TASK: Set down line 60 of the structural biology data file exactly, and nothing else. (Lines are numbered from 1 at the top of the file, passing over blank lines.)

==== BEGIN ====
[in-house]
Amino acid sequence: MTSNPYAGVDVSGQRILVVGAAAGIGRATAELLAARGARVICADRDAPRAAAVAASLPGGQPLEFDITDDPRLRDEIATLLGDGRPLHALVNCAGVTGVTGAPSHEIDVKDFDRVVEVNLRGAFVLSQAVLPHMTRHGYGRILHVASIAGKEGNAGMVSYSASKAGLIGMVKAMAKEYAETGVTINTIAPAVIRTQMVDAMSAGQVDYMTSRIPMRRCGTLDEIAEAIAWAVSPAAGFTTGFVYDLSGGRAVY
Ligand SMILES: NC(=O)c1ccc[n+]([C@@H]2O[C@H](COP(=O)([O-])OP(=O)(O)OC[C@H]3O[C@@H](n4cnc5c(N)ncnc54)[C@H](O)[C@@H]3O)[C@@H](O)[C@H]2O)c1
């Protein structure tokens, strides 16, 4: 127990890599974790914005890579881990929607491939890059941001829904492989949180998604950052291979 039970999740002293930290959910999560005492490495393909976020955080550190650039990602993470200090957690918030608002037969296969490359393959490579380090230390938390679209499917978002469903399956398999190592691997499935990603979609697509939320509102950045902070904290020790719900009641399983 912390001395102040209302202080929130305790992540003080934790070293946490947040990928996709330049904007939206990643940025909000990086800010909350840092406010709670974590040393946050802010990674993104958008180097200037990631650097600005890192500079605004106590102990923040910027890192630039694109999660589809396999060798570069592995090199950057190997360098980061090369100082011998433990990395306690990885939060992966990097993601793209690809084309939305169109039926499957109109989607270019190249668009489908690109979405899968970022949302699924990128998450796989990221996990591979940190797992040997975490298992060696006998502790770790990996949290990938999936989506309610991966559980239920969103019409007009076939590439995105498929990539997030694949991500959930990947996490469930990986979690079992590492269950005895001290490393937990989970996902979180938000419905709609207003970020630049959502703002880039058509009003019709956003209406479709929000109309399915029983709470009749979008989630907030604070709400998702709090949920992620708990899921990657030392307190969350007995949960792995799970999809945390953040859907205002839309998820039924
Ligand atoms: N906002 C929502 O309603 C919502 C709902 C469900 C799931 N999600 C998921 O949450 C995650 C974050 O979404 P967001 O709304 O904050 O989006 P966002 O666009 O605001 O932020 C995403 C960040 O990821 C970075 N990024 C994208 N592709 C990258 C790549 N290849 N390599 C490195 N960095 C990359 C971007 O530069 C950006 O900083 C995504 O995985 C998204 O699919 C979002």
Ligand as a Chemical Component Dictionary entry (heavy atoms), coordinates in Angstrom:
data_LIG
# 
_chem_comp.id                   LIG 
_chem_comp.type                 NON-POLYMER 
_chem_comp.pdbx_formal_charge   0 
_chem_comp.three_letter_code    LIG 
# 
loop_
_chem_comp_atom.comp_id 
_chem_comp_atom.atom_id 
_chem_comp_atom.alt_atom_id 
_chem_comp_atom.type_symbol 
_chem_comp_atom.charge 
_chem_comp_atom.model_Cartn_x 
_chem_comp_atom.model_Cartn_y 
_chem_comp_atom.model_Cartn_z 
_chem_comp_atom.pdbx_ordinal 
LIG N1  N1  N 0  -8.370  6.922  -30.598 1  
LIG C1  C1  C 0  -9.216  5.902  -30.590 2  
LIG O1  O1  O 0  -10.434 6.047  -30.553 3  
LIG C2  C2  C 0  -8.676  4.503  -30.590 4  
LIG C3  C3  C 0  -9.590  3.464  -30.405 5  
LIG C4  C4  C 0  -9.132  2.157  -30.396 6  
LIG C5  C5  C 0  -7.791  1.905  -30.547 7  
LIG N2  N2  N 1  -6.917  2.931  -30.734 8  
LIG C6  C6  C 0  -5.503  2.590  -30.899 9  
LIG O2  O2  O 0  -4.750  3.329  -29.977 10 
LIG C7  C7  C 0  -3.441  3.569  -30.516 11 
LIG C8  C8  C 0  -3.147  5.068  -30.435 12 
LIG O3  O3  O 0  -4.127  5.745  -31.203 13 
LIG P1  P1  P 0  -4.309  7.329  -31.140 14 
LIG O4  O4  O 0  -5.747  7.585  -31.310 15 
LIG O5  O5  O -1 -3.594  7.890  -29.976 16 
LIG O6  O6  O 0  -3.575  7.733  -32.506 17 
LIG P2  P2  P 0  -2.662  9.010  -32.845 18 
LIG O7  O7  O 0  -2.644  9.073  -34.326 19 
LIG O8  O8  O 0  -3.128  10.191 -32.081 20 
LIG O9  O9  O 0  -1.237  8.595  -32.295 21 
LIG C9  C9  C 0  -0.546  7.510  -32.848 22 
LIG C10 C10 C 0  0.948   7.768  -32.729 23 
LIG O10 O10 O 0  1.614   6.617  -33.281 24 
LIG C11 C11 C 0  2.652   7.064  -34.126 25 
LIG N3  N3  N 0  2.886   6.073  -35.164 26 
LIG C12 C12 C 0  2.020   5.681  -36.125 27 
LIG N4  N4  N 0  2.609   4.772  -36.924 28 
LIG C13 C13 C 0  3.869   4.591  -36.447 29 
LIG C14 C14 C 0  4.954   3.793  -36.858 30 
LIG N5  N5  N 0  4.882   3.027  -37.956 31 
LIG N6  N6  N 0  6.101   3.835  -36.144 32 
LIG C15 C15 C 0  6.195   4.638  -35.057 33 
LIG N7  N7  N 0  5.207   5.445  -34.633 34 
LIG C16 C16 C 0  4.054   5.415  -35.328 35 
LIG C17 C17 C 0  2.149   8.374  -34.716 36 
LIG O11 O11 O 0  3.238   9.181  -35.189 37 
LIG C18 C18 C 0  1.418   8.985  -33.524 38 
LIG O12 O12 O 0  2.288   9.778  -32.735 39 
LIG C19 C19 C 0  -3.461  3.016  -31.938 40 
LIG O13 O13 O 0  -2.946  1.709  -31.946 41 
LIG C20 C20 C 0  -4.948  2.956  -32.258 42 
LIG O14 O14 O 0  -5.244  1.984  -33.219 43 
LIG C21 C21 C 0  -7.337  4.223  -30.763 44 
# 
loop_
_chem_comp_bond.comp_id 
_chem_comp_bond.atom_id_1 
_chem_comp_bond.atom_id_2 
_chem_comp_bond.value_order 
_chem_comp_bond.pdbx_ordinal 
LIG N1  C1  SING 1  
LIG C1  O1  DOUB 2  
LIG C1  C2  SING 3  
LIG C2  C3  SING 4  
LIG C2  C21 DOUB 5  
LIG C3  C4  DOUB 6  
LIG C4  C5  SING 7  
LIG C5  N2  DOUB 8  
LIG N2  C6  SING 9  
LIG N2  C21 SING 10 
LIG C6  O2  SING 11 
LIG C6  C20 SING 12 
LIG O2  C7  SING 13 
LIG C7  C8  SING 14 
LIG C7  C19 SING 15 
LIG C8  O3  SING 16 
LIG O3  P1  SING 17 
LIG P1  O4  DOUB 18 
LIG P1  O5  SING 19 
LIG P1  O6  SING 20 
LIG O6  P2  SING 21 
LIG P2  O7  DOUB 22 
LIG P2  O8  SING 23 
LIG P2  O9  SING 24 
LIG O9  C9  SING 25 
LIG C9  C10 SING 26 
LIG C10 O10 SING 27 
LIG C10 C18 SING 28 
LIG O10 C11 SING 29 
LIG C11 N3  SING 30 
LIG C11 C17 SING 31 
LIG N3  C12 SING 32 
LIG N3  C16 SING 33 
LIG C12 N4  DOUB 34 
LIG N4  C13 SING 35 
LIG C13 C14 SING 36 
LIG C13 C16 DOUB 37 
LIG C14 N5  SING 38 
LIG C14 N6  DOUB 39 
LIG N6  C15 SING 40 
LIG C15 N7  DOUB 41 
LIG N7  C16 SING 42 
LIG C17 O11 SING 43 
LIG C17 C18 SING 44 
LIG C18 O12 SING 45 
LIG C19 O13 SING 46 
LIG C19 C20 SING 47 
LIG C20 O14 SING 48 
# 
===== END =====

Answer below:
LIG O11 O11 O 0  3.238   9.181  -35.189 37 